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Forest Wars In Tasmania, Birthplace Of Green Parties

The thick forest of Tasmania
The thick forest of Tasmania
Colin Folliot

MAYDENA — Down below, ferns and moss thrive on the surrounding humidity. Higher up, they give way first to sassafras, then to giant eucalyptus trees that have been growing for centuries, here in the Upper Florentine Valley.

This thick forest in the southern part of this Australian island was added last year to the Tasmanian Wilderness World Heritage Area. Its protection however is still being fought for, as can be seen by several clearings in the forest, like scars of exploitation in the natural beauty of Tasmania, some 150 miles off the southeastern coast of the Australian mainland.

This is where some 2,000 ecologists from Tasmania gathered on April 27, threatening Australia’s Conservative party — which holds both the federal and local government — of a new "forest war."

"We’ll resume the fight if we have to," assures Phill Pullinger, head of the NGO Environment Tasmania.

In January, the Australian federal government asked United Nation's cultural body UNESCO to remove 74,000 hectares of the 120,000 it had added in June 2013 to its World Heritage list, including the symbolic Florentine Valley. Back then, the Labor party was still in power in the local government, but the conservatives took over in March and announced that they would remove some 400,000 hectares from several other reserves to make it available for lumber, agriculture and other commercial activity.

UNESCO's decision to extend the list in 2013 had been a long-time demand of the International Union for Conservation of Nature, and was an integral part of the Tasmanian Forests Agreement, signed in 2012 after two years of negotiations between NGOs, the forest industry, unions and local communities.

This deal was aimed at putting an end to the conflict that has divided Tasmania for 40 years, between ecologists and industrialists.

"This is where the first-ever Green Party was born, in 1972," explains Christine Milne, Senator for Tasmania and leader of the Australian Greens.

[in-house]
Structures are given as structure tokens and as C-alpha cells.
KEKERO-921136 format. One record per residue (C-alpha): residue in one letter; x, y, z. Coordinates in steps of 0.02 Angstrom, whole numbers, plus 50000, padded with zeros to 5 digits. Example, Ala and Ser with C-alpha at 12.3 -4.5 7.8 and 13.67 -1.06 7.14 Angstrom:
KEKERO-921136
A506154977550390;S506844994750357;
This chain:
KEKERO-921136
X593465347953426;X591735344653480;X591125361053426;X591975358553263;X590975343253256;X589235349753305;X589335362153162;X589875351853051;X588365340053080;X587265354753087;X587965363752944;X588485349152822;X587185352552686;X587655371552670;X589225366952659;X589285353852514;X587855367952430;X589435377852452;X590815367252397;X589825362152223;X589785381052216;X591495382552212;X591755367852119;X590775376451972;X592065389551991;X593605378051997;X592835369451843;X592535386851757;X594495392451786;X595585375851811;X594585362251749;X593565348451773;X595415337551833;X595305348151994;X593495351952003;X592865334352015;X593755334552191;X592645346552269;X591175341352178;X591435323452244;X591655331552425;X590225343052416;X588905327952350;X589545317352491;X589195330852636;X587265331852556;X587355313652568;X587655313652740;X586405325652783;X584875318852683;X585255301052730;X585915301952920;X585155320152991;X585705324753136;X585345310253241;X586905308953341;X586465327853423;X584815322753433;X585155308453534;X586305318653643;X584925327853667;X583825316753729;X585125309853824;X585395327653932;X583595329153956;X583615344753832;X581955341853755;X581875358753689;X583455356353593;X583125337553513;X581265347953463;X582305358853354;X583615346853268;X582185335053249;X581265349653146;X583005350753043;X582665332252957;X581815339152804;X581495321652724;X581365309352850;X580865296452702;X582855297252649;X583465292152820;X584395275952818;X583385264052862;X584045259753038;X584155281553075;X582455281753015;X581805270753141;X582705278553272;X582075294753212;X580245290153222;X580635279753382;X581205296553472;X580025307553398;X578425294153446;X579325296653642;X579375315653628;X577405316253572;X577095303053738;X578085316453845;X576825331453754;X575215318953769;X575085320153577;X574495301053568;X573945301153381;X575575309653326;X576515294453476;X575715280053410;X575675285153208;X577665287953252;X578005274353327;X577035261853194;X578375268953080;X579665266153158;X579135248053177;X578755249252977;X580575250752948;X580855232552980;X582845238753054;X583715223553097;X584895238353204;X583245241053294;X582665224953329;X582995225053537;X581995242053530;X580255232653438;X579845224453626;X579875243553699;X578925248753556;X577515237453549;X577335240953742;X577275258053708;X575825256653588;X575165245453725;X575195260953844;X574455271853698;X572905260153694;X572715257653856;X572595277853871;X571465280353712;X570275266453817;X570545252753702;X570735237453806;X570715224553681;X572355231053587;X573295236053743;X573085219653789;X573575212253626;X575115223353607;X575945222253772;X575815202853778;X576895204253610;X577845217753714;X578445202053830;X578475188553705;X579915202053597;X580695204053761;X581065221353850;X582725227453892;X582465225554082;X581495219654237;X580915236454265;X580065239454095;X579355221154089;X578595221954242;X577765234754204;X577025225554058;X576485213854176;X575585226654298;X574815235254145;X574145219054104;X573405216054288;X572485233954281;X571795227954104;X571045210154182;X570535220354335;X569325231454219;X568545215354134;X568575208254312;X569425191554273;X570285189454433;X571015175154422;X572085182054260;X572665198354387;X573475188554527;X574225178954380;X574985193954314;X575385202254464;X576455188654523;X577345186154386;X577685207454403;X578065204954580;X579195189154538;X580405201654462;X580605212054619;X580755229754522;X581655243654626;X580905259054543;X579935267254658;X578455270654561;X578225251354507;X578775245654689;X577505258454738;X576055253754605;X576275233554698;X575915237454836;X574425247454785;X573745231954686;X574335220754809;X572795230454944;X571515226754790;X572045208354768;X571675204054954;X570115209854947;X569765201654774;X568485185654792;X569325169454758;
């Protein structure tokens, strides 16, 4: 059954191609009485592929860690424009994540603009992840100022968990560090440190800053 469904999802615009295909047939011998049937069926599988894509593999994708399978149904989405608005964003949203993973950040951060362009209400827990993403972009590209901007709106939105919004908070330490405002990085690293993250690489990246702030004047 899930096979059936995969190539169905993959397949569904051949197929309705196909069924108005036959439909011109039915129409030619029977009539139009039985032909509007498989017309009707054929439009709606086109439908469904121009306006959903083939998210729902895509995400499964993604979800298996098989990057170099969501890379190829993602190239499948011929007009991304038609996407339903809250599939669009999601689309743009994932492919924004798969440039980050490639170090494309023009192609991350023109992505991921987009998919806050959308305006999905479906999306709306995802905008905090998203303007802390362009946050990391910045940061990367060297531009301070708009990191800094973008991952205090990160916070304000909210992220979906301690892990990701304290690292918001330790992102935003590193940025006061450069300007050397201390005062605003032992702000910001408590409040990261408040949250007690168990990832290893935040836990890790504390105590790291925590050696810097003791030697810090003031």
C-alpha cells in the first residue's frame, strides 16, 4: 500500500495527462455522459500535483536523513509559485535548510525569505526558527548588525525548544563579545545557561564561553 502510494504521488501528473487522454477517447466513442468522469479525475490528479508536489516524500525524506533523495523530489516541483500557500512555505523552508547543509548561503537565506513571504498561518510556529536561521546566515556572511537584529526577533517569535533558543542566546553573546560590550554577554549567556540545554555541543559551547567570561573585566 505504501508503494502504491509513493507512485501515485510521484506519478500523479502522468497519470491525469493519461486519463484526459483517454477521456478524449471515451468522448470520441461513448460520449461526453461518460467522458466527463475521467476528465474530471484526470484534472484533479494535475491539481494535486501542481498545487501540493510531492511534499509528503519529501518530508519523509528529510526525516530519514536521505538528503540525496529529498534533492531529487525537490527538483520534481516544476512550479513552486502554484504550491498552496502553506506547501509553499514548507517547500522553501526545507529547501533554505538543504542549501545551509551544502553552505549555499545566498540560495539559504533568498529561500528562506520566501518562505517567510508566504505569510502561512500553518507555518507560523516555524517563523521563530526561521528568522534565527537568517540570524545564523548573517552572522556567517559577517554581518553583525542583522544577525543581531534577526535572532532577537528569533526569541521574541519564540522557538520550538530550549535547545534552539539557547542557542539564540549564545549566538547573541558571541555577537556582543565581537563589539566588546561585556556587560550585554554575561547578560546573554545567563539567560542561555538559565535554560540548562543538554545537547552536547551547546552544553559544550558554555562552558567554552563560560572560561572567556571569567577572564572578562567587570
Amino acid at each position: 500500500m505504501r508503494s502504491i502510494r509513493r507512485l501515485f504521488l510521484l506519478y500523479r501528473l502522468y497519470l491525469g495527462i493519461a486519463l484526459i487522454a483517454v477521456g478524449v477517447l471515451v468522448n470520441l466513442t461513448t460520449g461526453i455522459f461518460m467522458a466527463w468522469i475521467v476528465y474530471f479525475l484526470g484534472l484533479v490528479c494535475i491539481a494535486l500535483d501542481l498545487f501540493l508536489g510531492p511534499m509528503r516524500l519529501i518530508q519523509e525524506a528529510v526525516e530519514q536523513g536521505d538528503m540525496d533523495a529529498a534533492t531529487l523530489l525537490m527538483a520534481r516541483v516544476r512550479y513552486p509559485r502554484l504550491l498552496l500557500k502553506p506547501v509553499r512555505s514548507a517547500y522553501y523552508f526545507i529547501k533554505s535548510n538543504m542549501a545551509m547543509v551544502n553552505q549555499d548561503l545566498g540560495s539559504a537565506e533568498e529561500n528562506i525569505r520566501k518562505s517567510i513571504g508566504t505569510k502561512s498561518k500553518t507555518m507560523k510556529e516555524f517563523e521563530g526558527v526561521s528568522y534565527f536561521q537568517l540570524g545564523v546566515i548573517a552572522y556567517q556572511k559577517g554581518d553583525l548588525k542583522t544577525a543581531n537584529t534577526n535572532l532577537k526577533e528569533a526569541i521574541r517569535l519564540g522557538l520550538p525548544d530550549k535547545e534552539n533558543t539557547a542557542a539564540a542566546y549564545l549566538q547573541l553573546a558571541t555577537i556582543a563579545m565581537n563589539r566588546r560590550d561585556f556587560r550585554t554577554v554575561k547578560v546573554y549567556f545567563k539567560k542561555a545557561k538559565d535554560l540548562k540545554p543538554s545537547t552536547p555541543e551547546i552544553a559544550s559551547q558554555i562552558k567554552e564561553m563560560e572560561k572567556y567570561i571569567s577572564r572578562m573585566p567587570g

Their initial battle against dam projects on the Franklin River ended in victory in 1982 with the addition to the World Heritage list of a vast area in the western part of the island, covering more than 1.6 million hectares, about 23% of Tasmania.

"These parks and reserves are among the last areas of temperate rainforest in the world," a UNESCO official explains. On top of giant eucalyptus trees, it is home to "an extremely high proportion of endemic species and of residual groups dating back to very ancient times."

The conflict then focused on silviculture. To protect the Florentine Valley from bulldozers, ecologists occupied it for five years. One teacher, Miranda Gibson, even spent 457 nights perched on a huge eucalyptus tree.

Prior damage

The "peace treaty" of 2002 was also a response to a structural crisis in the sector. It offered 500 million Australian dollars ($470 million) in government subsidies — half of which has already been paid — to modernize the field and finance the career changes of part of its workers. Tourism, in particular, has become a more important source of employment than silviculture.

Today, the forest industry is divided. "We won’t support any reduction of the World Heritage classified area," says Terry Edwards, head of the Forest Industries Association of Tasmania. "The 2013 extension was part of the deal."